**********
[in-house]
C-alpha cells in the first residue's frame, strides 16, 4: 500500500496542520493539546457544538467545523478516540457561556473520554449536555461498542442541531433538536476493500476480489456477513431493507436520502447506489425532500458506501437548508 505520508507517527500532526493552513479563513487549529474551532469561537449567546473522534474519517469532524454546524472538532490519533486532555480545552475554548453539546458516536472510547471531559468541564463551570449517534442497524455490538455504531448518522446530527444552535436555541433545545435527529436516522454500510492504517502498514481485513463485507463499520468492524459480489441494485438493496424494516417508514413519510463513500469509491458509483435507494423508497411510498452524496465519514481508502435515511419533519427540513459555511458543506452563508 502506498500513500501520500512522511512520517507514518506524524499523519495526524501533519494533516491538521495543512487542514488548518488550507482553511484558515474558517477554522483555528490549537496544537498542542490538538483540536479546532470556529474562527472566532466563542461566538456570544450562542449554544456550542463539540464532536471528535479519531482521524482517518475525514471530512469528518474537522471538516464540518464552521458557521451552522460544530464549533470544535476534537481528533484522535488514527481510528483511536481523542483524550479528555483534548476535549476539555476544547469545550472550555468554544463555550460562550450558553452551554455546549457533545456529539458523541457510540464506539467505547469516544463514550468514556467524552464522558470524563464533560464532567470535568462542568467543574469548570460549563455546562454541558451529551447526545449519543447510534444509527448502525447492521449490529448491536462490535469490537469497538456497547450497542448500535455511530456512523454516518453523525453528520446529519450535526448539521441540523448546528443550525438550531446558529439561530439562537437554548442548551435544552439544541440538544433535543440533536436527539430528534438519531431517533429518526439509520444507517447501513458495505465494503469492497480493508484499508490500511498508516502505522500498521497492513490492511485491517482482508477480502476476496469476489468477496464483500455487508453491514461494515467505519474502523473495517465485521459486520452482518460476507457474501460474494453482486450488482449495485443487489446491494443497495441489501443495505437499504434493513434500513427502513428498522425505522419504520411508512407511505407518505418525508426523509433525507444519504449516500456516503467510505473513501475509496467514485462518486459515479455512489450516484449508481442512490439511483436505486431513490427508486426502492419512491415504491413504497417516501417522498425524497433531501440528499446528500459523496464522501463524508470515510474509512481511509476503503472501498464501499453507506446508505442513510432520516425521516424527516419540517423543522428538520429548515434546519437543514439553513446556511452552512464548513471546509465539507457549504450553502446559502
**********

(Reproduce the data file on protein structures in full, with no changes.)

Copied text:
[in-house]
C-alpha cells in the first residue's frame, strides 16, 4: 500500500496542520493539546457544538467545523478516540457561556473520554449536555461498542442541531433538536476493500476480489456477513431493507436520502447506489425532500458506501437548508 505520508507517527500532526493552513479563513487549529474551532469561537449567546473522534474519517469532524454546524472538532490519533486532555480545552475554548453539546458516536472510547471531559468541564463551570449517534442497524455490538455504531448518522446530527444552535436555541433545545435527529436516522454500510492504517502498514481485513463485507463499520468492524459480489441494485438493496424494516417508514413519510463513500469509491458509483435507494423508497411510498452524496465519514481508502435515511419533519427540513459555511458543506452563508 502506498500513500501520500512522511512520517507514518506524524499523519495526524501533519494533516491538521495543512487542514488548518488550507482553511484558515474558517477554522483555528490549537496544537498542542490538538483540536479546532470556529474562527472566532466563542461566538456570544450562542449554544456550542463539540464532536471528535479519531482521524482517518475525514471530512469528518474537522471538516464540518464552521458557521451552522460544530464549533470544535476534537481528533484522535488514527481510528483511536481523542483524550479528555483534548476535549476539555476544547469545550472550555468554544463555550460562550450558553452551554455546549457533545456529539458523541457510540464506539467505547469516544463514550468514556467524552464522558470524563464533560464532567470535568462542568467543574469548570460549563455546562454541558451529551447526545449519543447510534444509527448502525447492521449490529448491536462490535469490537469497538456497547450497542448500535455511530456512523454516518453523525453528520446529519450535526448539521441540523448546528443550525438550531446558529439561530439562537437554548442548551435544552439544541440538544433535543440533536436527539430528534438519531431517533429518526439509520444507517447501513458495505465494503469492497480493508484499508490500511498508516502505522500498521497492513490492511485491517482482508477480502476476496469476489468477496464483500455487508453491514461494515467505519474502523473495517465485521459486520452482518460476507457474501460474494453482486450488482449495485443487489446491494443497495441489501443495505437499504434493513434500513427502513428498522425505522419504520411508512407511505407518505418525508426523509433525507444519504449516500456516503467510505473513501475509496467514485462518486459515479455512489450516484449508481442512490439511483436505486431513490427508486426502492419512491415504491413504497417516501417522498425524497433531501440528499446528500459523496464522501463524508470515510474509512481511509476503503472501498464501499453507506446508505442513510432520516425521516424527516419540517423543522428538520429548515434546519437543514439553513446556511452552512464548513471546509465539507457549504450553502446559502